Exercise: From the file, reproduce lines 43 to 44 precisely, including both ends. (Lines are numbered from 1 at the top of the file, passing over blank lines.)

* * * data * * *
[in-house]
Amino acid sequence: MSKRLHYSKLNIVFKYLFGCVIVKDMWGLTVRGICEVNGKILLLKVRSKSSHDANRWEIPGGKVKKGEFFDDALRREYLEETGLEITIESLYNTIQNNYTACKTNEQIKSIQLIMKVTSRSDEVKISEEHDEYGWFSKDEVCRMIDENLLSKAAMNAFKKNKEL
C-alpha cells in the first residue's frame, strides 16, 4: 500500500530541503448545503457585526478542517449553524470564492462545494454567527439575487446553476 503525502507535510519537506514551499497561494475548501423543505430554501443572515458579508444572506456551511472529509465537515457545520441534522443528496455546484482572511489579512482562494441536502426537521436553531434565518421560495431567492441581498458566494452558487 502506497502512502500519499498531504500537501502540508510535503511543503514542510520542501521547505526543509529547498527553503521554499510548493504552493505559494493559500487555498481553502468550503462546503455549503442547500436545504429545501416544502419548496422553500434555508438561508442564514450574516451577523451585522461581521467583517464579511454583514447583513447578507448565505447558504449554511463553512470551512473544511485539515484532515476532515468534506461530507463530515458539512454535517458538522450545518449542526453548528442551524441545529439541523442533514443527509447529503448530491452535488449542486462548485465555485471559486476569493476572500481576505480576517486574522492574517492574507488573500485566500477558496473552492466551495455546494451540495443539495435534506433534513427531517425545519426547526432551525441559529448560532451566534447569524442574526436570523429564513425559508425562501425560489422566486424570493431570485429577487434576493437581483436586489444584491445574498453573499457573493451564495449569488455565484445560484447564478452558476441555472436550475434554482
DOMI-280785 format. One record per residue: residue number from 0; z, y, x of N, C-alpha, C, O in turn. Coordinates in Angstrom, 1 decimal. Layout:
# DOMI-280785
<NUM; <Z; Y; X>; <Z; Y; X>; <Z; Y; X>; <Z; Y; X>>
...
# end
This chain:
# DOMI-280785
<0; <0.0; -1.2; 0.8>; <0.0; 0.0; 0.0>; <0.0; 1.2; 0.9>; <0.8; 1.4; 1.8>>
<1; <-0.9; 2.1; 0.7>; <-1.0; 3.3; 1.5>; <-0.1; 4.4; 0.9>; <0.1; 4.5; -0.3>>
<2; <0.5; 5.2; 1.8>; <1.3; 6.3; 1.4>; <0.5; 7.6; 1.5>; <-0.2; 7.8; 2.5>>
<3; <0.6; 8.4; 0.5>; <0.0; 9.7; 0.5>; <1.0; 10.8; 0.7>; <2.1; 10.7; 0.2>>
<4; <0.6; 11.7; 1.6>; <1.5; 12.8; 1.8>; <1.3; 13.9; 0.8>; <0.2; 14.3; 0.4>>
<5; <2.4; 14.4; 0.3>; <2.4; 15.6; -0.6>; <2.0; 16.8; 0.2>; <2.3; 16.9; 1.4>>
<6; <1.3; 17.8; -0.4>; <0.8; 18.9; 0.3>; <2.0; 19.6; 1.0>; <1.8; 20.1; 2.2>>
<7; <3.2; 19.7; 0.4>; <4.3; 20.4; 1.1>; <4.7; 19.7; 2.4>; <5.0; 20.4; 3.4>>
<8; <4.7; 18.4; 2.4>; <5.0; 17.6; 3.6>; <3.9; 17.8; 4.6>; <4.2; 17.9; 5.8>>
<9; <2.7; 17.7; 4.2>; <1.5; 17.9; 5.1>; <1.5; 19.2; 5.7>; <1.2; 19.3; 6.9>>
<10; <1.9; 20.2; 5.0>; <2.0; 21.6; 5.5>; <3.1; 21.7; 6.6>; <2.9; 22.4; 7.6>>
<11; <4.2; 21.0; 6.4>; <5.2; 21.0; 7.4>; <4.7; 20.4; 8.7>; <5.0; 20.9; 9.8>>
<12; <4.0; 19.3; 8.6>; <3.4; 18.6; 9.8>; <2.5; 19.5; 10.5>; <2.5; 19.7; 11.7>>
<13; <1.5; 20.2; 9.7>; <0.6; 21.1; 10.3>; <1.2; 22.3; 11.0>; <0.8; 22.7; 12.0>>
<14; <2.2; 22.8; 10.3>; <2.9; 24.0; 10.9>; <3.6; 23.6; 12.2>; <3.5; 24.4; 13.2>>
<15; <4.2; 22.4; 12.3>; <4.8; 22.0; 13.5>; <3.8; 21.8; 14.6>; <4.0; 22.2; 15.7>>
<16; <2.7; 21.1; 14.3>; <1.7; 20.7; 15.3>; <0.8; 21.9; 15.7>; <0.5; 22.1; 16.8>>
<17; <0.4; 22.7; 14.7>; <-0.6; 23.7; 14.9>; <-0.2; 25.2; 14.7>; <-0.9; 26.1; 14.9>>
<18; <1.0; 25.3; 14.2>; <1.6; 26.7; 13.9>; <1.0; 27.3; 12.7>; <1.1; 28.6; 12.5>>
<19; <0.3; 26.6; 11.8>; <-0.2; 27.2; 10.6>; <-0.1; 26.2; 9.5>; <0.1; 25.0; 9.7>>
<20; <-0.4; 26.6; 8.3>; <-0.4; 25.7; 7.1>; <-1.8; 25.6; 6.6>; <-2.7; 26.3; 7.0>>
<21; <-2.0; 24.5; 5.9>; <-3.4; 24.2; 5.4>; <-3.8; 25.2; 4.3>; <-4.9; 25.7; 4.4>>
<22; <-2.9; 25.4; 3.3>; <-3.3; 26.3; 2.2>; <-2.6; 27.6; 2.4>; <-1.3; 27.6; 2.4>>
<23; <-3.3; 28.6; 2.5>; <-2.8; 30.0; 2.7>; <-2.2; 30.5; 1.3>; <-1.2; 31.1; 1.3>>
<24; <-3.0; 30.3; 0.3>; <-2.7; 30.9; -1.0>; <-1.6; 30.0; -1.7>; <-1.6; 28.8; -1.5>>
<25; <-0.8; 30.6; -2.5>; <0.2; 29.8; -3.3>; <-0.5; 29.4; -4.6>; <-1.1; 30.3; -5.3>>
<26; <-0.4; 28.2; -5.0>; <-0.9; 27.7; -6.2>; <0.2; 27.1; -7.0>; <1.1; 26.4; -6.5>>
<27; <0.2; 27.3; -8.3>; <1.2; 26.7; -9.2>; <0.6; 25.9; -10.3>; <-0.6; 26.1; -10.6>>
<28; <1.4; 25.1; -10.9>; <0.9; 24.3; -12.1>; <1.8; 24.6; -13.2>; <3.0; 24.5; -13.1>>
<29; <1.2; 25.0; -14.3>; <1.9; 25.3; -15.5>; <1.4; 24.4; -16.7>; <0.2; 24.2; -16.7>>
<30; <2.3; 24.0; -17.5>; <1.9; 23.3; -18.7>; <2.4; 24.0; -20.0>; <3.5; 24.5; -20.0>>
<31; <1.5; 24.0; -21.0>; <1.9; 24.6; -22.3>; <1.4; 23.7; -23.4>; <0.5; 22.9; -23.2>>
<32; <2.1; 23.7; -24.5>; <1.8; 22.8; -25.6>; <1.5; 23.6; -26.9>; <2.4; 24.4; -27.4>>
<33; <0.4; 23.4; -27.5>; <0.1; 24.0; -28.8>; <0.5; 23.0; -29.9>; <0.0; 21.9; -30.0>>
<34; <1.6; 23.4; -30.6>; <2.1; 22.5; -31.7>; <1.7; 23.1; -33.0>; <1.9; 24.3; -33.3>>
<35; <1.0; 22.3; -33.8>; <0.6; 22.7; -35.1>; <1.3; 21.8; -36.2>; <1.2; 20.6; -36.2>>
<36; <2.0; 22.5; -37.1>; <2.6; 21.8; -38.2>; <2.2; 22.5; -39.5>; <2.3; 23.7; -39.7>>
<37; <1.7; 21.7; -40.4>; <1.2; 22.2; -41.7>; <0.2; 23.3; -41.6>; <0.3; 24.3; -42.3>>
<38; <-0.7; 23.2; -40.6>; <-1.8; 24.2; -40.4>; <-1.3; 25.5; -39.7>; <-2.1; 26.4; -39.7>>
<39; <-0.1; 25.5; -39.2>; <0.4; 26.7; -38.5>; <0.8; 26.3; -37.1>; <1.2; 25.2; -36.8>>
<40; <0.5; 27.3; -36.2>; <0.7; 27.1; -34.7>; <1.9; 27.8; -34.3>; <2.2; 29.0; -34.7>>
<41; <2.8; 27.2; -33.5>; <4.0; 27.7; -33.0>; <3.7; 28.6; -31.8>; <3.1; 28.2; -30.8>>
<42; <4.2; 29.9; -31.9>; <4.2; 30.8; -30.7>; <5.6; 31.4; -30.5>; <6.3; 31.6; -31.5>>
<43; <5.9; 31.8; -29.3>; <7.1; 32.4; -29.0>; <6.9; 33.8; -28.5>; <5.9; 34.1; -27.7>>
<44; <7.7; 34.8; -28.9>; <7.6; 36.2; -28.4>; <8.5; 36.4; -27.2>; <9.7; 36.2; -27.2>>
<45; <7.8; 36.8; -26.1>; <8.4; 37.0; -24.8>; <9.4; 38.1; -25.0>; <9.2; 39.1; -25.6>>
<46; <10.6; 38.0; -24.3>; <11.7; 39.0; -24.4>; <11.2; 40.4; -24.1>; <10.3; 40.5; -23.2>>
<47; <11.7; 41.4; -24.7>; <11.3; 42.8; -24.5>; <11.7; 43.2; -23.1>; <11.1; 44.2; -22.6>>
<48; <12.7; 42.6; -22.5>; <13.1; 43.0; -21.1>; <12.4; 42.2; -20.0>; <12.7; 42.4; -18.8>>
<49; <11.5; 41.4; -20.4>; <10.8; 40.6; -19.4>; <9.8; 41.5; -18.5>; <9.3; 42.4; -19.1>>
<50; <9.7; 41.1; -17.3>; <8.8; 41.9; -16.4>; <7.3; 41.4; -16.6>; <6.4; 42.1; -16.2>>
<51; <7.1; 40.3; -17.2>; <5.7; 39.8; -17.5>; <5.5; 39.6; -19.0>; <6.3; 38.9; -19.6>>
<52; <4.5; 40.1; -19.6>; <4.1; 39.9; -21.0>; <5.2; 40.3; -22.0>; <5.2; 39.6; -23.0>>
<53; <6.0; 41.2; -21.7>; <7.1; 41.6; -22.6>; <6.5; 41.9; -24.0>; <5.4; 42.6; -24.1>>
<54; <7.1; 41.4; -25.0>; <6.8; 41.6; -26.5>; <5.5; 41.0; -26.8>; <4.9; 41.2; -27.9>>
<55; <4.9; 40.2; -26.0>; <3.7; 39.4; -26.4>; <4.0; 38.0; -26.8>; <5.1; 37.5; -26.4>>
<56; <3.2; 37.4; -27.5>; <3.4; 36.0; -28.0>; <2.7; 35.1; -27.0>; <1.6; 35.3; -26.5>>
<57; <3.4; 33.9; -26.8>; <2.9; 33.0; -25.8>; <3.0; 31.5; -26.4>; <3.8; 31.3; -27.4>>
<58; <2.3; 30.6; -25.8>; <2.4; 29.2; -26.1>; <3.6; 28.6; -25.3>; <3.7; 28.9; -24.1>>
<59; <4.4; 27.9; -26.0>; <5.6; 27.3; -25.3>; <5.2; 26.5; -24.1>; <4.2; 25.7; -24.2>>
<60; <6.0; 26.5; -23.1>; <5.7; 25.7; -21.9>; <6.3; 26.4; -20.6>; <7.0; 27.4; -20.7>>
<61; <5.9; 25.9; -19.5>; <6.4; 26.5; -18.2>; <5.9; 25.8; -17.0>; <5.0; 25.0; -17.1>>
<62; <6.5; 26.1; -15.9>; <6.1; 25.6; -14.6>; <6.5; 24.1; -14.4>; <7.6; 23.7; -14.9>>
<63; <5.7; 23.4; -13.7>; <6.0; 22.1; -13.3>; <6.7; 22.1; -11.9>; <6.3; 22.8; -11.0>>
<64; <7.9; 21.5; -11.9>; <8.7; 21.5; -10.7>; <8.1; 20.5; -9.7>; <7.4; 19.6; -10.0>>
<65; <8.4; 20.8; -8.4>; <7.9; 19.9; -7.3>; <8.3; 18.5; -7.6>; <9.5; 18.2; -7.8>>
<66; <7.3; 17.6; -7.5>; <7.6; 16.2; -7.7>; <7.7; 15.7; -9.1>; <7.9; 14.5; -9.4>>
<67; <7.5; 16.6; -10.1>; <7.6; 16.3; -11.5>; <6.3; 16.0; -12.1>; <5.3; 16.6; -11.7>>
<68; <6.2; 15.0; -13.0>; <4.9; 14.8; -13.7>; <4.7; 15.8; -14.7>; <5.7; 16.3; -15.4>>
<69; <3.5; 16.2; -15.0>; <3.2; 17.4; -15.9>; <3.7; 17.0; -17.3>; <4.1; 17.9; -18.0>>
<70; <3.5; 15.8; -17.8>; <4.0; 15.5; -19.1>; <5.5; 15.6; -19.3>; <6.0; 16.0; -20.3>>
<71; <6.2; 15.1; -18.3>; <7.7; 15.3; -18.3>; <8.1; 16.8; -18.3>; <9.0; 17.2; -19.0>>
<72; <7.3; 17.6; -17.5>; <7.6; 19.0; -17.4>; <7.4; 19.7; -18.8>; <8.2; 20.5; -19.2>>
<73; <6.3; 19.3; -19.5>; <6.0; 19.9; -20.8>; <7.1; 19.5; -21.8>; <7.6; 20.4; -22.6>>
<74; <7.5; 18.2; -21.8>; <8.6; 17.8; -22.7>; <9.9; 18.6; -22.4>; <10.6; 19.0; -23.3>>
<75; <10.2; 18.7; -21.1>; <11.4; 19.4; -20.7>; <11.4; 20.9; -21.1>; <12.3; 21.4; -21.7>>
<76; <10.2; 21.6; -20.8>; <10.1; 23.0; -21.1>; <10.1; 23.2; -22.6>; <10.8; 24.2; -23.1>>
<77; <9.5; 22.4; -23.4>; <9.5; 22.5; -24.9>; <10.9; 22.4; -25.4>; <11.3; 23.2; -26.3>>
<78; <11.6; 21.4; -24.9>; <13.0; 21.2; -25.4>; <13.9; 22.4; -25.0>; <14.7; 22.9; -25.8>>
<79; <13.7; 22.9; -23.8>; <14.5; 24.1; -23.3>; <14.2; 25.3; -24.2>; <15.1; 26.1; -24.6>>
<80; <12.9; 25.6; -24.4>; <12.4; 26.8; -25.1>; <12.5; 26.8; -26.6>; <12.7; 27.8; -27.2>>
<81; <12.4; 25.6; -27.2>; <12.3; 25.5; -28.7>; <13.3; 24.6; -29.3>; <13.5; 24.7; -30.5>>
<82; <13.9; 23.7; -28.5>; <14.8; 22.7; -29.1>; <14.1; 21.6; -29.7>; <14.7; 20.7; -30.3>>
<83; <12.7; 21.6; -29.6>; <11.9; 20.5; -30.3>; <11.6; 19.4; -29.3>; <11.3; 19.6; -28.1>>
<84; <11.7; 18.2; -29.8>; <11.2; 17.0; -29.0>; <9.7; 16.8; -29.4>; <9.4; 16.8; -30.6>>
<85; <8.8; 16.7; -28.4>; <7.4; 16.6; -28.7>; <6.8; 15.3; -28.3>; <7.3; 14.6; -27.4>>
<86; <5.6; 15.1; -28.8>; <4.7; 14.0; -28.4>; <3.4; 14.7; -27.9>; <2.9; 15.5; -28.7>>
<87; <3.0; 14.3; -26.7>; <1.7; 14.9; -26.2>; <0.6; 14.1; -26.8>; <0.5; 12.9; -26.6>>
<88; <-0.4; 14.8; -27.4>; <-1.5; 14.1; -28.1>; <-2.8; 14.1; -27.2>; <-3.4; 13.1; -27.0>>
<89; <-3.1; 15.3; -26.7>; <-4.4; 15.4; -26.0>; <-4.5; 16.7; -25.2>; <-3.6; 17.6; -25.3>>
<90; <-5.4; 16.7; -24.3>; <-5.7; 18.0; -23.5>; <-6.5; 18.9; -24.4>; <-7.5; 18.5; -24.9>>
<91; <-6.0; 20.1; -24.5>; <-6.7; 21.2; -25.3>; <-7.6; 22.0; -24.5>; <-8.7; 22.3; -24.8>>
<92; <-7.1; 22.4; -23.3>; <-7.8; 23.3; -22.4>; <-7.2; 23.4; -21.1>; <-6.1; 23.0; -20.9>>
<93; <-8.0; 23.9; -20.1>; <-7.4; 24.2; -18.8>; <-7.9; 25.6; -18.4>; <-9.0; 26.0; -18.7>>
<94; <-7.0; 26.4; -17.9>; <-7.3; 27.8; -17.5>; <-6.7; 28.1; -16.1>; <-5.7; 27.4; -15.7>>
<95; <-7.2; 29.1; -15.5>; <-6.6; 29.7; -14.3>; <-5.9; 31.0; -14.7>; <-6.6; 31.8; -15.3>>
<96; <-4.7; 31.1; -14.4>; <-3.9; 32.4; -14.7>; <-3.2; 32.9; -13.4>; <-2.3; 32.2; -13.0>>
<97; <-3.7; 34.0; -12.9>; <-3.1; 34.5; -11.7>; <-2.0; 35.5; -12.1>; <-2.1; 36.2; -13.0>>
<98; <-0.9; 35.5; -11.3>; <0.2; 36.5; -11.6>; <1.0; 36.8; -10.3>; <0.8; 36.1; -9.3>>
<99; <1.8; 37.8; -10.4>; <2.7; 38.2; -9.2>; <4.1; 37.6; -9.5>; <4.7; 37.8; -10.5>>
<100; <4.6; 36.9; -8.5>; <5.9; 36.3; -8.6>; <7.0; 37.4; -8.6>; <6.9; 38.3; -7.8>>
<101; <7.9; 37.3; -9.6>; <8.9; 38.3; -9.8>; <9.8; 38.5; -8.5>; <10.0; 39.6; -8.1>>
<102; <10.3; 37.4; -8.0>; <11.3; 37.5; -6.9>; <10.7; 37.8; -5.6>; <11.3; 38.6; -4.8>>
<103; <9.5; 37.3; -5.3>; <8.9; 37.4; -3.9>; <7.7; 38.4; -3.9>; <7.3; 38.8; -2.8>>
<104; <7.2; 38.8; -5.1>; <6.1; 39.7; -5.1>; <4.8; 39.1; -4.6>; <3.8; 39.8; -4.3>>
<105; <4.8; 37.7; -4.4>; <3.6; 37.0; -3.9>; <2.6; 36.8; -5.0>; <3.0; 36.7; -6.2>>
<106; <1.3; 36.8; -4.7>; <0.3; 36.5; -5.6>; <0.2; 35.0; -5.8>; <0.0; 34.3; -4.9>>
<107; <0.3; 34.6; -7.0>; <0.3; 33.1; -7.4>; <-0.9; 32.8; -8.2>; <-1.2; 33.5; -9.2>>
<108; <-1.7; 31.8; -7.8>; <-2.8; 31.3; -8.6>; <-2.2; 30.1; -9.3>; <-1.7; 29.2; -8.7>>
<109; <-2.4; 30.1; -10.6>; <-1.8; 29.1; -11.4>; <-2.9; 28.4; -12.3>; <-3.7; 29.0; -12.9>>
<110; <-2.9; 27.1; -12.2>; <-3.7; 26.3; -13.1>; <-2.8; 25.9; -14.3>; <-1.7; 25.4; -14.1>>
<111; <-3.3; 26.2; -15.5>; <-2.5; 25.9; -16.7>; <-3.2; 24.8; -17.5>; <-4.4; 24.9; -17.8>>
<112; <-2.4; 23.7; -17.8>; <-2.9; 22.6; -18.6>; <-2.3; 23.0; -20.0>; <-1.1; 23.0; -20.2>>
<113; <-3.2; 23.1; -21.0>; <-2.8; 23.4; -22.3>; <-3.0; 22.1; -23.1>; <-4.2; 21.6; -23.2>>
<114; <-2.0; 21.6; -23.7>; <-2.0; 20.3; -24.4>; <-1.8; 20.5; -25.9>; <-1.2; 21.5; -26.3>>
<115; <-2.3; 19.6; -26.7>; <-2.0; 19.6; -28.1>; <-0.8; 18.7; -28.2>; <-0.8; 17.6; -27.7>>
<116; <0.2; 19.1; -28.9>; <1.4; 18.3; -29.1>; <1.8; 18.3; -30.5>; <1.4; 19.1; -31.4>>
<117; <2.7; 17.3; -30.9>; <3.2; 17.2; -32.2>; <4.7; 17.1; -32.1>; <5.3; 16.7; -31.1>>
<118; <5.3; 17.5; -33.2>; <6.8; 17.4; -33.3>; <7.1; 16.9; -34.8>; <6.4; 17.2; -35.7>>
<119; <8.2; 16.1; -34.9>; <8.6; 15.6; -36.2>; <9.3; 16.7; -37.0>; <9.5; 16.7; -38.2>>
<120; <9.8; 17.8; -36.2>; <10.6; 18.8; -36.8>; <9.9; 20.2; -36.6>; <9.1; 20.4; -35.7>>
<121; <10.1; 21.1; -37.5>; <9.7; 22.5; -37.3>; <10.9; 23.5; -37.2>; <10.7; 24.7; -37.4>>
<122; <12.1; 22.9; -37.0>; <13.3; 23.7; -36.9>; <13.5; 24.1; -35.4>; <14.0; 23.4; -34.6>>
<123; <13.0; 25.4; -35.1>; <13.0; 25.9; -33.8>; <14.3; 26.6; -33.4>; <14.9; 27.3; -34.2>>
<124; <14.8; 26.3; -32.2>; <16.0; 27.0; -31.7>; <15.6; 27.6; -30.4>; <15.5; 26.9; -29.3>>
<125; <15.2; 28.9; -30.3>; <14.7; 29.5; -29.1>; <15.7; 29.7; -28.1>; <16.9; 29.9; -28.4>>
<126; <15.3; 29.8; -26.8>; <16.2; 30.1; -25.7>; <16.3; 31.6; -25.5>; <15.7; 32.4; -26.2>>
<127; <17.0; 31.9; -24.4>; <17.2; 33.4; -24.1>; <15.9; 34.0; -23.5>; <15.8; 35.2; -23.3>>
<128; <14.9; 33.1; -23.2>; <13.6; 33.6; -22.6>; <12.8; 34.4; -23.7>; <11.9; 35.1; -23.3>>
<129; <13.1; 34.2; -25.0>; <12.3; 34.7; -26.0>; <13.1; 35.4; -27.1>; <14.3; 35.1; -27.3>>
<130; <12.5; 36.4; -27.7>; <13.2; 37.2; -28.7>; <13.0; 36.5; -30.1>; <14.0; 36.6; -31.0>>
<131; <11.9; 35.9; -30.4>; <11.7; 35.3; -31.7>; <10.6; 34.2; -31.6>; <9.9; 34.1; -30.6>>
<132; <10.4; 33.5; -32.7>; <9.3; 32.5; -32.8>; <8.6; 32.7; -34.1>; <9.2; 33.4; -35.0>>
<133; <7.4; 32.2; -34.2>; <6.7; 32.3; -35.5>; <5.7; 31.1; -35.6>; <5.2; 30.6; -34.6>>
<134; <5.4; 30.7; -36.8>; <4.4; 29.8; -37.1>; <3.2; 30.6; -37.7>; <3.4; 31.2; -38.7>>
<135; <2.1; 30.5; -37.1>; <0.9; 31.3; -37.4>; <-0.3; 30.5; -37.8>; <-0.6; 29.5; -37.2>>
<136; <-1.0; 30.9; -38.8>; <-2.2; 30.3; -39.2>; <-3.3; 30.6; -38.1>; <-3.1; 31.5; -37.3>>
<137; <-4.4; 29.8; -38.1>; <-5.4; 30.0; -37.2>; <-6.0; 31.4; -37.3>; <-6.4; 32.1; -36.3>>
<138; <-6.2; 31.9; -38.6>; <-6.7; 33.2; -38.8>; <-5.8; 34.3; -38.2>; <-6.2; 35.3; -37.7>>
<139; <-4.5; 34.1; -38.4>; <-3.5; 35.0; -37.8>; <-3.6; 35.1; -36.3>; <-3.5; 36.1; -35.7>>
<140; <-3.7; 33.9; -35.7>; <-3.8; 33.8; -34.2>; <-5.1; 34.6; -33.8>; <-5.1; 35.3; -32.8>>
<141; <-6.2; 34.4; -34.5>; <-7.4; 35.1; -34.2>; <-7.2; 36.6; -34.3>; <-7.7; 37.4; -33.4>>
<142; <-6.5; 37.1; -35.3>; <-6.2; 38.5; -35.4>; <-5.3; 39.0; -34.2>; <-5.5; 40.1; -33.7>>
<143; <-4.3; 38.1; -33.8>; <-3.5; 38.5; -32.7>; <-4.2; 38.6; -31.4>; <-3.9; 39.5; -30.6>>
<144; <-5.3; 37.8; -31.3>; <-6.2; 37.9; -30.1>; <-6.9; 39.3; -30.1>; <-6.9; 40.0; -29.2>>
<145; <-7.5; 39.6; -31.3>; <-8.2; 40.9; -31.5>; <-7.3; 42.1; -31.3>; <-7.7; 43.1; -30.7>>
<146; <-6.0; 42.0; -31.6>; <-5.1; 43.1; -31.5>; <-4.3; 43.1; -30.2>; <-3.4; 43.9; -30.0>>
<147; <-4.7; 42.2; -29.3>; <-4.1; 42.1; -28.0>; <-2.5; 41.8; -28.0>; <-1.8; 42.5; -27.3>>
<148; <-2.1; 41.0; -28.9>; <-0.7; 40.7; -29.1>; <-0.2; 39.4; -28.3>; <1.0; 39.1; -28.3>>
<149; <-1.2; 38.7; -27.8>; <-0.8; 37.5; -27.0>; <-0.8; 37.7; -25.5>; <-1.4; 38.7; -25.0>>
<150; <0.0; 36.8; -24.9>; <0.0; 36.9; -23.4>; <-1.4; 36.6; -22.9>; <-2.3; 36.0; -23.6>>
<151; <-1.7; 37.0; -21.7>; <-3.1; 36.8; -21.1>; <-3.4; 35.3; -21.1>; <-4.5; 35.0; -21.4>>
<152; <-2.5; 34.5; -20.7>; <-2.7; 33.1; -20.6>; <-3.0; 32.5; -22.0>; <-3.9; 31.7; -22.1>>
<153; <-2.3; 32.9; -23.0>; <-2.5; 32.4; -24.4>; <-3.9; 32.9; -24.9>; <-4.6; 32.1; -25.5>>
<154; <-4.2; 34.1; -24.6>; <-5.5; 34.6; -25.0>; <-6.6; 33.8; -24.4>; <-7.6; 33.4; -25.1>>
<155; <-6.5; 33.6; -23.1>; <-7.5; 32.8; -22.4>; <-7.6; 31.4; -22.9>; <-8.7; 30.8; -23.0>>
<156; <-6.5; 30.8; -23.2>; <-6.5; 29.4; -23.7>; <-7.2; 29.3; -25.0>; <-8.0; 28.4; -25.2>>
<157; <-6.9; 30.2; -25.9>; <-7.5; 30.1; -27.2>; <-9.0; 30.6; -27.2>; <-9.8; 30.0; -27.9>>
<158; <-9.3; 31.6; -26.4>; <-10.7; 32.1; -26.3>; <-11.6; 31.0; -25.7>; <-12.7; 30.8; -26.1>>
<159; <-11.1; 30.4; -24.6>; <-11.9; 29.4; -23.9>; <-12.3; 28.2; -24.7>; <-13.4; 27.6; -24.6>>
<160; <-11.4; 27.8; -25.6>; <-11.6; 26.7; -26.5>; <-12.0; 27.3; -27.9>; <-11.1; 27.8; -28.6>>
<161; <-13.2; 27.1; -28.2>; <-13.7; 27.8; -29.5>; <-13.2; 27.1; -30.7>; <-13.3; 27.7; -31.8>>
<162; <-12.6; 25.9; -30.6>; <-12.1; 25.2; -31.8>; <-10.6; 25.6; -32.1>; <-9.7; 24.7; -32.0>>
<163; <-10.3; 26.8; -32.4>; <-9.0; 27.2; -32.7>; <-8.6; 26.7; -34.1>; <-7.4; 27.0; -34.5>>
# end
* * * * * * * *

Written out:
<32; <2.1; 23.7; -24.5>; <1.8; 22.8; -25.6>; <1.5; 23.6; -26.9>; <2.4; 24.4; -27.4>>
<33; <0.4; 23.4; -27.5>; <0.1; 24.0; -28.8>; <0.5; 23.0; -29.9>; <0.0; 21.9; -30.0>>